How to Prevent Blisters When Running
Blisters, be gone. Learn why they happen, ways to treat them and most importantly, how to prevent blisters from happening on a run.
Why Am I Getting Blisters?
In running, friction is the quickest route to discomfort. A blister is the buildup of fluid under the skin from friction, which causes pressure and pain on your feet — a runner’s worst nightmare. Similar to experiencing chafing on your body, a blister will form on your feet in no time from your socks or shoes rubbing your skin with every step.
How Do I Prevent Them?
Blisters are pesky, painful, and take a while to heal. Luckily, there are a few steps you can take to avoid getting blisters while running in the first place.
1. It starts with the socks
Cotton is your enemy because it holds moisture in. Wear synthetic, sweat-wicking socks made for exercise, which are often designed with compression around the arch and cushioning around your heels and ball of your foot for added comfort. They should fit your foot without excess fabric or seams that rub your skin.
2. Check your shoes
If your shoes are too small, they will rub on your heel and constrict your toes. Shoes with a sock-like fit will hug your foot comfortably to avoid rubbing while supporting your foot with each step. Find your correct shoe size and be sure to break in your new shoes to get your feet used to them before committing to a long-distance run.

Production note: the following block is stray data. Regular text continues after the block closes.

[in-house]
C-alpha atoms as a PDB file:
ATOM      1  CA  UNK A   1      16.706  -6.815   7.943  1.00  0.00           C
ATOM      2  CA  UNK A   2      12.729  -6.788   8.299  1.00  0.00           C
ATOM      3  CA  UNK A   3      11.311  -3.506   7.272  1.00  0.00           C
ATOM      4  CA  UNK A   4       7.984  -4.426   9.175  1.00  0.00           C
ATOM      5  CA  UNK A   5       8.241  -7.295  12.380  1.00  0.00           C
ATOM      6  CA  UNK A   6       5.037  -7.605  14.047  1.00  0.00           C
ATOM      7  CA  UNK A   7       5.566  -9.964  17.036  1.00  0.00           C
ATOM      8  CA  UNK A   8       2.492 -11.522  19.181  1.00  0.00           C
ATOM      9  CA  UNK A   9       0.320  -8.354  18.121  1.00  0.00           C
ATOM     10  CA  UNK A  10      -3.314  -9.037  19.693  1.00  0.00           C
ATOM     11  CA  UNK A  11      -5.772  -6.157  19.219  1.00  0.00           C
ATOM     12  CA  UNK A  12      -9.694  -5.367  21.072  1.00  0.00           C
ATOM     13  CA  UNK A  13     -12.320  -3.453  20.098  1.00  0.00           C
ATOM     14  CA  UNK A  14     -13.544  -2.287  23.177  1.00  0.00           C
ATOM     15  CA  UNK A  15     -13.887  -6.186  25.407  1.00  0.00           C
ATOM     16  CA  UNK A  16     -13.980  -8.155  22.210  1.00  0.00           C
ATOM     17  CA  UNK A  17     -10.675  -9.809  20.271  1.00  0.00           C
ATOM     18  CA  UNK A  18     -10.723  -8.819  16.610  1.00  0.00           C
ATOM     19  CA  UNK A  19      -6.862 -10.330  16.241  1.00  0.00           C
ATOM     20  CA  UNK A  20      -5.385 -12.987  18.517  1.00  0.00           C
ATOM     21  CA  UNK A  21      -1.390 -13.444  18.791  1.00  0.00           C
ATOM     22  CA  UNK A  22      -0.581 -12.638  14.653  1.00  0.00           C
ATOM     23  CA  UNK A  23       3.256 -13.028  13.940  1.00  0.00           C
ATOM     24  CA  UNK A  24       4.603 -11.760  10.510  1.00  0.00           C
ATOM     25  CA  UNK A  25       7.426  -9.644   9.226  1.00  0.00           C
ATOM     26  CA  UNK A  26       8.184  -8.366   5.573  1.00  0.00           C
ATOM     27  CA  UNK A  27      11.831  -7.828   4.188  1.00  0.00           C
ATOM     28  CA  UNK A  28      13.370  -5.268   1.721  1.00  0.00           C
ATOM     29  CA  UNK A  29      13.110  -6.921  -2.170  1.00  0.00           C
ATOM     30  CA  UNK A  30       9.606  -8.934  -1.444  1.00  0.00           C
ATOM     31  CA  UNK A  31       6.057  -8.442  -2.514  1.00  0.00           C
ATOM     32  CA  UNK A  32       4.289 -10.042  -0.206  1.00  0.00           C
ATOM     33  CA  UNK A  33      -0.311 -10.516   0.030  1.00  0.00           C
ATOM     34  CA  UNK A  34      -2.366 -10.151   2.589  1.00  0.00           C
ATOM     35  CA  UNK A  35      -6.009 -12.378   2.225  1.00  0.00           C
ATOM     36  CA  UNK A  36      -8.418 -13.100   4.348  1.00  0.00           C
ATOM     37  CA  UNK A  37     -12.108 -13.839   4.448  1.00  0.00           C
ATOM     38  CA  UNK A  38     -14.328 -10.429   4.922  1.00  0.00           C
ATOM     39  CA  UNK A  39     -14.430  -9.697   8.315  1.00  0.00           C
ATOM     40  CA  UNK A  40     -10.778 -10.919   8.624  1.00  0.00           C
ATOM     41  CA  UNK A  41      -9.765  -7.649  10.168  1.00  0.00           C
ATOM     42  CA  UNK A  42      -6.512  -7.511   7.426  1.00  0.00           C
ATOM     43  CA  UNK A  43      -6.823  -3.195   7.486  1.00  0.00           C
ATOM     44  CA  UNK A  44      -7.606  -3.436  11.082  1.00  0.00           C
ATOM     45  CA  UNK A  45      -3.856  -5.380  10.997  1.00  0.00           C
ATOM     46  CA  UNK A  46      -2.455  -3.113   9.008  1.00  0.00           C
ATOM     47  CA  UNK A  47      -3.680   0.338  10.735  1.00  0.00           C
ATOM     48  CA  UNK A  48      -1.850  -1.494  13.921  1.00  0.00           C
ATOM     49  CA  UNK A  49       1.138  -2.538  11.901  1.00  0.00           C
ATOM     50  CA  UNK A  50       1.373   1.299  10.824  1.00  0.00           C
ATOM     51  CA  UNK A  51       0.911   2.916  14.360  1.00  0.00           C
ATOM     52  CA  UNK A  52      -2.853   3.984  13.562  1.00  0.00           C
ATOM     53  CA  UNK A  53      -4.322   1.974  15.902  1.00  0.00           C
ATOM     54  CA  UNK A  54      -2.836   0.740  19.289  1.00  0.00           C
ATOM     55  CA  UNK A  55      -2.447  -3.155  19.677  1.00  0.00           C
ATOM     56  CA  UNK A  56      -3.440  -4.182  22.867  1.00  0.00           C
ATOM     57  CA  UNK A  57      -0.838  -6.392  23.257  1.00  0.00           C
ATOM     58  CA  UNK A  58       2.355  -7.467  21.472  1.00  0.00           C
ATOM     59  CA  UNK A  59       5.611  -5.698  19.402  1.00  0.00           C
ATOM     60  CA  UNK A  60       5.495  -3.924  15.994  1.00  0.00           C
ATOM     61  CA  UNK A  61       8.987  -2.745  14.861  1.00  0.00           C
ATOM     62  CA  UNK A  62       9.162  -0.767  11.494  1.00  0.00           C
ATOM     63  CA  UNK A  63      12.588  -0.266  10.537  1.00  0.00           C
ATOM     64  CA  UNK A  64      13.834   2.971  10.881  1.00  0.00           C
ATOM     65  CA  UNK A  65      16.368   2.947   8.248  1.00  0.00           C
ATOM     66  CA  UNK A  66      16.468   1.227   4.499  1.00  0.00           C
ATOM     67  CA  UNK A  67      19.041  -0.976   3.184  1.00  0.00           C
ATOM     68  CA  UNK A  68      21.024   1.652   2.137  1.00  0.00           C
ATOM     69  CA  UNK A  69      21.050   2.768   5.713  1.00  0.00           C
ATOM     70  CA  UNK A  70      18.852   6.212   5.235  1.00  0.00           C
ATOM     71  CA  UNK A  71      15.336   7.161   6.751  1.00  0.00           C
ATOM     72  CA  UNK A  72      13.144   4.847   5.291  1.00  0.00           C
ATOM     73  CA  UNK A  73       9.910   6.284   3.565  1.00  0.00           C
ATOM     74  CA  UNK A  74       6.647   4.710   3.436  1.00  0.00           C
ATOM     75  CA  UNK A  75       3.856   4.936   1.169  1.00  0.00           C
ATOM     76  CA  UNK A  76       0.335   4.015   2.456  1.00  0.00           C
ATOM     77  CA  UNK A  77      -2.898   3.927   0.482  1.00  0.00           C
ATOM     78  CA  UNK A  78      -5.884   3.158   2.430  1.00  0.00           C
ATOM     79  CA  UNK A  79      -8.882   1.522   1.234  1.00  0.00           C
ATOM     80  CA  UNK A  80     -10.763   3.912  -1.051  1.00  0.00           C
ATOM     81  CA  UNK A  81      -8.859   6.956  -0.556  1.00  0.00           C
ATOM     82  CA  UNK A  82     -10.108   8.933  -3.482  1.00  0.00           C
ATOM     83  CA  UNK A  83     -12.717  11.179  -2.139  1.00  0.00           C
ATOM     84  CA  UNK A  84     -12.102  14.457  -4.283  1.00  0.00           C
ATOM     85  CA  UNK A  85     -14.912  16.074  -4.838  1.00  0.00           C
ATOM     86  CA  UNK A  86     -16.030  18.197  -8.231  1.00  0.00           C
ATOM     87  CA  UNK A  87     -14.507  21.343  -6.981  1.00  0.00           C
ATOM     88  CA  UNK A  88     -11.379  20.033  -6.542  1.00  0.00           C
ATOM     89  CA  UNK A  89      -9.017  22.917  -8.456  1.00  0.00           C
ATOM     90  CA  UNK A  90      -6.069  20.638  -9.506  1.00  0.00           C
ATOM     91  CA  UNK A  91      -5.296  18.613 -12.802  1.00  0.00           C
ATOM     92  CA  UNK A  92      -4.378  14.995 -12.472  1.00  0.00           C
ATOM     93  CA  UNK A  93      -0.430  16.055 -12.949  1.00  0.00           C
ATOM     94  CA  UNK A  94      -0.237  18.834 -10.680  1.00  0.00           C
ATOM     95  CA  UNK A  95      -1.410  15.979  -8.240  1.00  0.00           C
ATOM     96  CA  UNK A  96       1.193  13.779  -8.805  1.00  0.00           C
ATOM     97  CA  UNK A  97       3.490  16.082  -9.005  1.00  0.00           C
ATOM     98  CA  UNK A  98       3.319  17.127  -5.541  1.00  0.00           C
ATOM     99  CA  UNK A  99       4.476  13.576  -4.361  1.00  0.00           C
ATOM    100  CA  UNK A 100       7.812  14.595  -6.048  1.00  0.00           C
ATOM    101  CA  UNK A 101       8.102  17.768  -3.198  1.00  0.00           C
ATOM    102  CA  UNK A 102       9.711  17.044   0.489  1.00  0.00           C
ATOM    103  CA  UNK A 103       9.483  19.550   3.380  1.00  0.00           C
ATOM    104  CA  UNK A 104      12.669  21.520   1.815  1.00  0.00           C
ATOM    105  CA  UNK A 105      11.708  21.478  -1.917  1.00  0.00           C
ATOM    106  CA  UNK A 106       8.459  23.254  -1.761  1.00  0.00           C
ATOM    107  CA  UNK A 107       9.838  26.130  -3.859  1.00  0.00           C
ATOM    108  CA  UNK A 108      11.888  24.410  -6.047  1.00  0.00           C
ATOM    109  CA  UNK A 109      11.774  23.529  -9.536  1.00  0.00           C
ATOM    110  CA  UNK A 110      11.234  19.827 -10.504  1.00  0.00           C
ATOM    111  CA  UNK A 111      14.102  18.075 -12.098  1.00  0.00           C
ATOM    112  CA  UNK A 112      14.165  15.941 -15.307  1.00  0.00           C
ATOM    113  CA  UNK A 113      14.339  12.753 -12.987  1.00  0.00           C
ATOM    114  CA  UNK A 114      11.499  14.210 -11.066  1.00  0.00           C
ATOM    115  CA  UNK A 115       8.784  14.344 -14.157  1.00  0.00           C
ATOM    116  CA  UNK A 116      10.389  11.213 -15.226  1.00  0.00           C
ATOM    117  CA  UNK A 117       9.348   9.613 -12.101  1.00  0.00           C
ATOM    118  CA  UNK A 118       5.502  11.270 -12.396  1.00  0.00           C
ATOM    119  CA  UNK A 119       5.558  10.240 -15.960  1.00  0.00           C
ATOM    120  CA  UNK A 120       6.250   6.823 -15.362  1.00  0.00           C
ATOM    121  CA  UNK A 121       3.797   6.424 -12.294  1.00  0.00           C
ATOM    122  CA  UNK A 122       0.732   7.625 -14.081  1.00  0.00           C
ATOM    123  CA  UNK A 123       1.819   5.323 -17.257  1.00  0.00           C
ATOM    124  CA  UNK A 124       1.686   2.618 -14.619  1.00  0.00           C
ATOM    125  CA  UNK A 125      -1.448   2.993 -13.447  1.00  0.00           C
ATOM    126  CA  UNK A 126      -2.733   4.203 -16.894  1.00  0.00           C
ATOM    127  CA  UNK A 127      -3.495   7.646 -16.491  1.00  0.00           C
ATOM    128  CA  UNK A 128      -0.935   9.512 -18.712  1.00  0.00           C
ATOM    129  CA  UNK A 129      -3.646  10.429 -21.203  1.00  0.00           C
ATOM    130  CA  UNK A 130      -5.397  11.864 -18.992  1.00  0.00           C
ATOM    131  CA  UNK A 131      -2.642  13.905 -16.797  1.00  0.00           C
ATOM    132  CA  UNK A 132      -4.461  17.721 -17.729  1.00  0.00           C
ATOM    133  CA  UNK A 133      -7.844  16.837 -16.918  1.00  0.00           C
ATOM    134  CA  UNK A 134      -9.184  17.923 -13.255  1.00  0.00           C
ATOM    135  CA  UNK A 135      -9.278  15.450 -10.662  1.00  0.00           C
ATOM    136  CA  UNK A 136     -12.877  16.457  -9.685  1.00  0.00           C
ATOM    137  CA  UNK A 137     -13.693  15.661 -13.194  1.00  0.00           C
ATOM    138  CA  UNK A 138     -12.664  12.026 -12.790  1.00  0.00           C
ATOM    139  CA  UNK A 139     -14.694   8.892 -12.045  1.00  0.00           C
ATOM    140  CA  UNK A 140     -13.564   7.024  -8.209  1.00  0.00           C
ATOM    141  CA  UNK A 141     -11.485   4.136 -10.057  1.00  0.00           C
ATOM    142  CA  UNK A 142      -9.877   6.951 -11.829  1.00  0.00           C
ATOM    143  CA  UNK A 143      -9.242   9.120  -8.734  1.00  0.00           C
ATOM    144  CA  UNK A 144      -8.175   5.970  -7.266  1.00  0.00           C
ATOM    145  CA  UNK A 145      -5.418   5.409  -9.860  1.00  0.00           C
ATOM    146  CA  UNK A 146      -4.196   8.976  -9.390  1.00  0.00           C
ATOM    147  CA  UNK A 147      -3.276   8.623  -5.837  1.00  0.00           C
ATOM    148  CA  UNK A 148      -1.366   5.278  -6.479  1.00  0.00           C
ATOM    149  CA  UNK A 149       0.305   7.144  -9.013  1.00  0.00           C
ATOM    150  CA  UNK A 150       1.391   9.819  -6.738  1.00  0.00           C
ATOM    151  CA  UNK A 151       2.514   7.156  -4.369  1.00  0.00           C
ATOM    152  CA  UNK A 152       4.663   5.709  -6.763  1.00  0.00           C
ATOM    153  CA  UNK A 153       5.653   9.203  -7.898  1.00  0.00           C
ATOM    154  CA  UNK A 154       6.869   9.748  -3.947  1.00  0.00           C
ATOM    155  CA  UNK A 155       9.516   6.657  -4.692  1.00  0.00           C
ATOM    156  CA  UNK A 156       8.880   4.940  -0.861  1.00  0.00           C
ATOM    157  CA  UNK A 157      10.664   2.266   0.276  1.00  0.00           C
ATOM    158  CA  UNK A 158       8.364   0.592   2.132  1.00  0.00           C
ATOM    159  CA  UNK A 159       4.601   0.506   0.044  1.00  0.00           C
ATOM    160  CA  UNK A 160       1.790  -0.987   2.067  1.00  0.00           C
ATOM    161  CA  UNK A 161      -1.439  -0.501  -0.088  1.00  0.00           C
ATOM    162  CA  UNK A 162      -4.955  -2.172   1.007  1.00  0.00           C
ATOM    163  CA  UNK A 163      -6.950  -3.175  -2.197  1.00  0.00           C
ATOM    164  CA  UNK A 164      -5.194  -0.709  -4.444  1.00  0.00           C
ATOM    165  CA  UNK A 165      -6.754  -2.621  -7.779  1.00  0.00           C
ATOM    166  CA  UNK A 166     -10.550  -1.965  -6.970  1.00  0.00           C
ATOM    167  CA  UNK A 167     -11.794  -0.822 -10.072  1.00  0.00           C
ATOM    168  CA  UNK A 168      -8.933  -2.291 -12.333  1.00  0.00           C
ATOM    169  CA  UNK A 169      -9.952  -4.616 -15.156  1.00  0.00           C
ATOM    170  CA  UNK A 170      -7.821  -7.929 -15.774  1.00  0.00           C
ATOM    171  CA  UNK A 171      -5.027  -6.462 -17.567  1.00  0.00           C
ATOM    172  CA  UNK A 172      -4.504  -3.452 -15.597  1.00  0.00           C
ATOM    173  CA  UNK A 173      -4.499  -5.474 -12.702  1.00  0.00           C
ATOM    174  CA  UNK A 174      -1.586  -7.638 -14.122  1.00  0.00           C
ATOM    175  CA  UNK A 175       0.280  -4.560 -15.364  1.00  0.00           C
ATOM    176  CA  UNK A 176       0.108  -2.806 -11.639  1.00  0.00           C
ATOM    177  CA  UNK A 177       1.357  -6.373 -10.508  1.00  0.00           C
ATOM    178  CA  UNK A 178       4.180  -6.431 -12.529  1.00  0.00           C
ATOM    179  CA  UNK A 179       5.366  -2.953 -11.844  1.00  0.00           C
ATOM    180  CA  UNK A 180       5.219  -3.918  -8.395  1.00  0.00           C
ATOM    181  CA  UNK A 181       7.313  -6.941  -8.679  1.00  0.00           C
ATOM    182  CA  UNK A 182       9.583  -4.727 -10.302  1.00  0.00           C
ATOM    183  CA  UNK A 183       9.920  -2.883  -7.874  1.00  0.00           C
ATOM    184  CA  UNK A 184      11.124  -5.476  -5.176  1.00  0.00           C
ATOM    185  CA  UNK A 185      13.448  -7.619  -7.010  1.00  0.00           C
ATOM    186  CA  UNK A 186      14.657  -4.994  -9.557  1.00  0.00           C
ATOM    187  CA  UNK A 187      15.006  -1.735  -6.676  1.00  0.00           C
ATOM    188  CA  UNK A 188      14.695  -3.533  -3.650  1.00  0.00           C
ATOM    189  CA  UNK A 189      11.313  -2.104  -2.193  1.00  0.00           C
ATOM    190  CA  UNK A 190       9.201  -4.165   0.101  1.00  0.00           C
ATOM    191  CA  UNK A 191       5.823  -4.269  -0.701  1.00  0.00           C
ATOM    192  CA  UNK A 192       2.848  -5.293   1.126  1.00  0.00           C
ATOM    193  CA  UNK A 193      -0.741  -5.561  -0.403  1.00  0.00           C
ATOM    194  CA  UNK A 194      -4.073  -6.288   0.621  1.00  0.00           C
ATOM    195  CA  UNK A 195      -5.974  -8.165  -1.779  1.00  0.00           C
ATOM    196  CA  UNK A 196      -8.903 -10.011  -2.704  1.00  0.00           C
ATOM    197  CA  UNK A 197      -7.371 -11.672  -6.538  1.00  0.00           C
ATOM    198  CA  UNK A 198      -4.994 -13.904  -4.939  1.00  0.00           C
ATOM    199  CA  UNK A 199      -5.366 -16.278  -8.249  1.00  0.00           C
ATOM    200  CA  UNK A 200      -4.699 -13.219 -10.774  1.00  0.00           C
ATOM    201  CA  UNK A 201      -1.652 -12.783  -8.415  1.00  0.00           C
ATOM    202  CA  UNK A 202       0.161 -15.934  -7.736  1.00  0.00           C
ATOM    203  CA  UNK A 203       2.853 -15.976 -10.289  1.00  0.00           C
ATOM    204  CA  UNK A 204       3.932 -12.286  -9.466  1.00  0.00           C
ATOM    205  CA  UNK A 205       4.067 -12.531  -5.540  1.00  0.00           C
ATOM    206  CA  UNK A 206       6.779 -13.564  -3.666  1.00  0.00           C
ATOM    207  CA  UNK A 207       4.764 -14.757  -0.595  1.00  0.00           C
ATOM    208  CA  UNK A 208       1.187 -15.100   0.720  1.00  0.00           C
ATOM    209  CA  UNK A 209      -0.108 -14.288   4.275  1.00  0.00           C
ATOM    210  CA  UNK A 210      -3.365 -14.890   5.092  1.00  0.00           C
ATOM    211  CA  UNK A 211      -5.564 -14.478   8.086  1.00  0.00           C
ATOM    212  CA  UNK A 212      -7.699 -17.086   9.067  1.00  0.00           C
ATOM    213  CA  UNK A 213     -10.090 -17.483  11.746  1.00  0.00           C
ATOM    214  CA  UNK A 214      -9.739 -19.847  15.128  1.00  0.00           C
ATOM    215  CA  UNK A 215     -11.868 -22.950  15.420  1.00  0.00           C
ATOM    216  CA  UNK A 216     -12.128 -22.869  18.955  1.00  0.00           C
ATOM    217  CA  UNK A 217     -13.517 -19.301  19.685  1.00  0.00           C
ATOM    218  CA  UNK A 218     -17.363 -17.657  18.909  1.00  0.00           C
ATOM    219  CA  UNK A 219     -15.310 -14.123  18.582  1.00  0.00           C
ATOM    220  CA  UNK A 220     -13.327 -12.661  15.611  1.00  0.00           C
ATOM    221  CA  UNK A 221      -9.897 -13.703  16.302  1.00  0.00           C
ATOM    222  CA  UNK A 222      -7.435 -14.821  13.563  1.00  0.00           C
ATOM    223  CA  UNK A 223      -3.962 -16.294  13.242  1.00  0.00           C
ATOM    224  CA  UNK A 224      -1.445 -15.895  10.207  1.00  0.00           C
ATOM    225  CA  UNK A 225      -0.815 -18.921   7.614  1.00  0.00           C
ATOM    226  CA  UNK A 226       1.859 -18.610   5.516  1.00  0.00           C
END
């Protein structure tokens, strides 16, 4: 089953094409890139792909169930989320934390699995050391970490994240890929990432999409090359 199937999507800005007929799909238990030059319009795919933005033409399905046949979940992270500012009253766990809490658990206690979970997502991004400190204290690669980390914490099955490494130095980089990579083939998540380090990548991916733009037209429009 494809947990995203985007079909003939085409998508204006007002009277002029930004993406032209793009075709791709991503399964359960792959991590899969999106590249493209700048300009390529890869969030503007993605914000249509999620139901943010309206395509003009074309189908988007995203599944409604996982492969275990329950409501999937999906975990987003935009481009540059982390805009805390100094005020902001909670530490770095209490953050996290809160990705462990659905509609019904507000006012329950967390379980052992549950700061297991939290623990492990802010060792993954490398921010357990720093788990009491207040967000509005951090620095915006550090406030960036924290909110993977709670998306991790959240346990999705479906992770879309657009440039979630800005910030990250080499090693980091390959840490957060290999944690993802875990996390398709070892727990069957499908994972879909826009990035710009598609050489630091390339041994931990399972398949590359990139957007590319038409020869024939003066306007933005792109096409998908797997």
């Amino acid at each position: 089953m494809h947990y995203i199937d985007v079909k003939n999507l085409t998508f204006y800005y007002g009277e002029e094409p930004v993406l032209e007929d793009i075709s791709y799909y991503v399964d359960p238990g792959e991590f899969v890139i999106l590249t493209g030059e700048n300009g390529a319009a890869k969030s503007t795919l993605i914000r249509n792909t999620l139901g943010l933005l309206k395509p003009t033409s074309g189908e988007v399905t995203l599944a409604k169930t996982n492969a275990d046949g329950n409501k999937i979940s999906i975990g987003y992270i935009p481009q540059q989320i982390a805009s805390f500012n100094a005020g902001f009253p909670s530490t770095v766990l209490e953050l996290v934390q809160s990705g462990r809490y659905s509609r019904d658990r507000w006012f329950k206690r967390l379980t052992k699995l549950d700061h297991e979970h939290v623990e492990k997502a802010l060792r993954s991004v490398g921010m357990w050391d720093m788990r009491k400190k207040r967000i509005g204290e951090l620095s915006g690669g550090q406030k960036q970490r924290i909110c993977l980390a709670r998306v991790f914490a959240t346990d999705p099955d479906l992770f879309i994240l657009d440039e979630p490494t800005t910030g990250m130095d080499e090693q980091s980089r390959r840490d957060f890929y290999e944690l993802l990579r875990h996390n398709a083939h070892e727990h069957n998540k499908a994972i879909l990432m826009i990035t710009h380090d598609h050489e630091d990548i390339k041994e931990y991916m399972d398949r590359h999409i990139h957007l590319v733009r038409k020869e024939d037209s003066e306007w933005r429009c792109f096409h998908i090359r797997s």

3. Invest in insoles
If you like the shoe but are still having trouble with blisters, a gel or foam insert could help. Not only will it be softer for your toes and supportive for your arch, but it can also lift your foot slightly higher to avoid rubbing on the back of your heel.
4. Moisturize your skin
Wet socks are bad, but overly dry skin is also a quick way to get a blister. Moisturize your skin every night before bed with a thick foot cream. You can also apply an athletic lubricant to your foot before your run to reduce the friction.
Already Have a Blister? Here’s How You Treat It
When you head out for a long-distance run, it’s a good idea to keep some bandages, moleskin and lubricant in your running belt. If you feel any chafing start, pause to readjust, and rub some lubricant on your foot to help your skin glide. If a blister forms, either place a bandage or a moleskin ring over it, and if you’re in a race you can stop at a medical tent for treatment.
Once you’re home, keep the area clean and avoid wearing shoes that will irritate it. The best course of action is usually to leave it alone and it will go away in a few days. You can keep running as long as you protect it with the steps above to keep it from getting worse or happening again. If the swelling, pain or redness persists, you may want to visit a doctor to treat possible infection.
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